Robert Younger

Pennsylvania Academy of Fine Arts

One of the reasons why these props function so well as sculpture (apart from an innate integrity) is that they have been objectified, ceased to function as contributors to a setting. Physically separated (although the toasters are grouped together, as are the houses), given breathing space—the chair has even been hung on the wall—their isolation serves to help make them emblematic. As Roberta Smith points out, however, the solitary shape(s) on a unified field to which this is analogous was only half the story of the Whitney presentation. The other half, featuring “Jenny, Zucker, Bartlett, and to some extent Hurson,” involved a certain “all-overness of surface.” If Robert Younger is a New Image sculptor, he must be of the latter sort. His rendering is an appropriately angular paradigmatic shorthand. The 1978 “equilateral men,” for instance, have triangular heads with four holes for features and stick-figure limbs. But these two-dimensional bodies were made for a specific landscape, to have moved them out of Art-park would certainly have been possible, but to move them into a gallery would require considerable manipulation of that space. Intended to be viewed from a moving car, these figures, in red, yellow, white, and black, were planted 125 feet apart along one side of a highway. Going in one direction, passing motorists unwittingly mentally united each racial stereotype to the next; returning in the opposite direction, they were confronted with the results, so to speak, of their own indiscretion: “double-headed interracial” offspring (one triangle head wedded to another in an eventual permutation of all the colors), a funny play on popular fears that broken taboos end in monstrosity, freakishness.

The point is that Younger’s is a decidedly environmental esthetic. Like those painters concerned with activating every inch of the surface, he leaves nothing to chance. His newest work is no exception. A three-room wallboard structure, it sits diagonally in the gallery, displacing most of it. The title, Sexually Contagious Relationships (Recent Research) and a copy of Valley of the Dolls flank the doorway and set up what one guesses is the “message” of the piece: the dangerous loss of identity involved in the sexual act. If you are female, does sexual contact with a male mean you “catch” maleness, and vice versa? In the first room, in a trapezoid of green light, are the words, “When she came in they called her bourbon”; in the last room, on the opposite wall, “When he left they said Tokay.” Interestingly, although both phrases are pieces of an overheard remark, Younger changed the gender of the second at the last minute.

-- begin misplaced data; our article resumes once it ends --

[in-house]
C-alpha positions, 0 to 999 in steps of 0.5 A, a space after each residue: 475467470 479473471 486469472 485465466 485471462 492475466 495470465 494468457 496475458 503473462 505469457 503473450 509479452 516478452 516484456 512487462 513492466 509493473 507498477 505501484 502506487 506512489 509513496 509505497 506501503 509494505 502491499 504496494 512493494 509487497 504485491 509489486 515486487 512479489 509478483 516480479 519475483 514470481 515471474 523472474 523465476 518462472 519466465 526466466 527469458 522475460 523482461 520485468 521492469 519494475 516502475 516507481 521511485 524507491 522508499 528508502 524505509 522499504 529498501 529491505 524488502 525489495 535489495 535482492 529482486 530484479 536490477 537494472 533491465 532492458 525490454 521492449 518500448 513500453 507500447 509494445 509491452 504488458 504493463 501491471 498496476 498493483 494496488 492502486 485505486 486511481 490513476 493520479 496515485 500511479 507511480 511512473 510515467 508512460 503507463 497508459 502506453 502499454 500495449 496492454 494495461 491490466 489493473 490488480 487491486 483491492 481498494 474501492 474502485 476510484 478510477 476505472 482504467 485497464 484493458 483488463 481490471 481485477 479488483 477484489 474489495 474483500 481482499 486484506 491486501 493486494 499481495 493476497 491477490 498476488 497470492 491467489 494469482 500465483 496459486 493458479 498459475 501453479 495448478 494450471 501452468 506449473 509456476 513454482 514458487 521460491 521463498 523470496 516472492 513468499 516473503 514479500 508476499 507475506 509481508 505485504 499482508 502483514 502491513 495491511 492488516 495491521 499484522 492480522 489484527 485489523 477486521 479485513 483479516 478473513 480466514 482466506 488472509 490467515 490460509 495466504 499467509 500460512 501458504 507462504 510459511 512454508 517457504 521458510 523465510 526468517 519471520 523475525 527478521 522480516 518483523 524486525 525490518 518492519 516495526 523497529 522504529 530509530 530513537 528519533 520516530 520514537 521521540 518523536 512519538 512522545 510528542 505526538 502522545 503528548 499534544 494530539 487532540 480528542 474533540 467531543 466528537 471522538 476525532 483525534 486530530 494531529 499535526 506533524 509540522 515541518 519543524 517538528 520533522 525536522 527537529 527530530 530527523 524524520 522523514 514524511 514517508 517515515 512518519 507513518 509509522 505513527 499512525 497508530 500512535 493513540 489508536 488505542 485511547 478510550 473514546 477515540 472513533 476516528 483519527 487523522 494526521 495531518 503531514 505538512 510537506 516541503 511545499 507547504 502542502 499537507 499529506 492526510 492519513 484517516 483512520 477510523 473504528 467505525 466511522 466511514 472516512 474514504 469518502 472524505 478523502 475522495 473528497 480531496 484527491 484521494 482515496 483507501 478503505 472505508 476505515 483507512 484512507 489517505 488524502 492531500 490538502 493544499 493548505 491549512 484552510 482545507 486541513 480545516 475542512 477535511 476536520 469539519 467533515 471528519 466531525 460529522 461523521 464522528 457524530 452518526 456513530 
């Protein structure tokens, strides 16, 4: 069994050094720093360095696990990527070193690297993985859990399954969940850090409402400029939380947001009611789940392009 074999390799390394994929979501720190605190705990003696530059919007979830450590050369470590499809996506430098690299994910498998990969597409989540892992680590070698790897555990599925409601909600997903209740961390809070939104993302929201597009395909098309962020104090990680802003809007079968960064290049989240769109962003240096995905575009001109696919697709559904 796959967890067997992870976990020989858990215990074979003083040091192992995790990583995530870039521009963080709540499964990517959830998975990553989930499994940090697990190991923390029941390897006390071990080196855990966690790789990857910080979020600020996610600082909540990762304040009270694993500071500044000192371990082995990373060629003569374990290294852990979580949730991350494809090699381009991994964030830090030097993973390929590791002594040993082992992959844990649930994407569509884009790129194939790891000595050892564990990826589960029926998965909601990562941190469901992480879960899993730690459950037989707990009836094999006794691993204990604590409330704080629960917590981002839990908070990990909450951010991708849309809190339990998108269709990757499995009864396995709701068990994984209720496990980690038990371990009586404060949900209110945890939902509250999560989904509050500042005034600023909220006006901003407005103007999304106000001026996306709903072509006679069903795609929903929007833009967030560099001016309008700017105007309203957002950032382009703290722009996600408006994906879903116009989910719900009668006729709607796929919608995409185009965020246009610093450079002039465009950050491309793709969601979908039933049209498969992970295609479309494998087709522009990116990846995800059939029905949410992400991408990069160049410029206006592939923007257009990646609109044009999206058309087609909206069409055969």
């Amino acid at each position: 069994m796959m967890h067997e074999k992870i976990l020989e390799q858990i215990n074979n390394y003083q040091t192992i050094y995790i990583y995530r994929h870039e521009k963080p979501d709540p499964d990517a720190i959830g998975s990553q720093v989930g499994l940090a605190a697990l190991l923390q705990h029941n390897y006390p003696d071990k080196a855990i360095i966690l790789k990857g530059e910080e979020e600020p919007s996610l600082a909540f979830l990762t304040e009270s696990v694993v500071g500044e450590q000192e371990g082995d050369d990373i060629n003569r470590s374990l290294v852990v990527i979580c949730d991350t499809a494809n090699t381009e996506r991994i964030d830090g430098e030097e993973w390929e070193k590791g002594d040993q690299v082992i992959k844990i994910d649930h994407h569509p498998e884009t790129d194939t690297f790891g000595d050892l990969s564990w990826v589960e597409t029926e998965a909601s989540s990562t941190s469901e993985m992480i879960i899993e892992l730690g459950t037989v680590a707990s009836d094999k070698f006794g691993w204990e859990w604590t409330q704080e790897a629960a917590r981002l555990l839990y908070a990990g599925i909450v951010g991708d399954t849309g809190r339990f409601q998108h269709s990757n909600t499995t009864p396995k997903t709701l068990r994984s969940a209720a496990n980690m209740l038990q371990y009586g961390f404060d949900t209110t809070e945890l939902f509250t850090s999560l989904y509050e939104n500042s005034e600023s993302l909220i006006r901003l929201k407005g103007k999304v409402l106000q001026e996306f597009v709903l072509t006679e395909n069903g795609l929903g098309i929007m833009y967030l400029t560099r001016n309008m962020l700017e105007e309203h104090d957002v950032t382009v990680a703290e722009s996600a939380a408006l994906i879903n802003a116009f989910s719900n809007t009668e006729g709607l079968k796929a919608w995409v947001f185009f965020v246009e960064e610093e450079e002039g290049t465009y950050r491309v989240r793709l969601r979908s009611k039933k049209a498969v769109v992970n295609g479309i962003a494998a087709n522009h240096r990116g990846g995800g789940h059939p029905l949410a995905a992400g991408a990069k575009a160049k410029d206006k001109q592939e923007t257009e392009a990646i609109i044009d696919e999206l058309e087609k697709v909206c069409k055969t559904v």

Or does the contagion result in a kind of cancellation, a neutrality? The doorway to the second room is shaped like a mortar, and a pestle has been crudely sketched above it. Over this door are the international symbols for male and female, themselves rather androgynous. A mortar and pestle are used to grind together diverse ingredients into a featureless powder or paste; they are also a symbol of chemistry, a.k.a. mutual physical attraction. The same neutering of opposites is formularized into an algebraic cautionary tale:

In this middle chamber, a beehive, both a warning of danger and a no trespassing sign (squared-off, rudimentary hives were used by Younger at Artpark for the same purpose) and a bed cohabit. A slanting, latticed amber light falls across the bed, but the resulting mood of hard-assed, one-night-stand sexuality is abruptly muted by the sappy optimism of a gigantic have-a-happy-day button looming on the last wall in the third room (you have to climb over the bed to get into it). This is also the face of a clock, the hands pointing to eleven; with the enormous curved line of the smile, it is a perfect distillation of post-coital conflicting emotions: gratification and a panicky sense of eleventh hour crisis. Yet even mixed feelings resolve into nearly identical states. Two tiny doors, slightly bigger than electrical outlets, are marked respectively “agitation” and “aggravation,” again, barely differentiated concepts, not to mention spellings. Outlined in red light, they glow like emergency exit signs. In reality, though, the only way out is back the way you came.

What Sexually Contagious Relationships does to gender distinctions—stripping them down—is what a New Imagist does to visual phenomena; there is, then, a unique matching of form and content here. Like Hunn’s narrative, Younger’s has its origins in an extremely personal obsession; unlike Hunn’s there is no opening outward, in this particular instance, into larger social or ideological concerns. Even this difference, one of emphasis not quality, is not so wide, perhaps only the difference between a system arrived at intuitively (Nunn) and intuitions systematically arranged (Younger).

Jeanne Silverthorne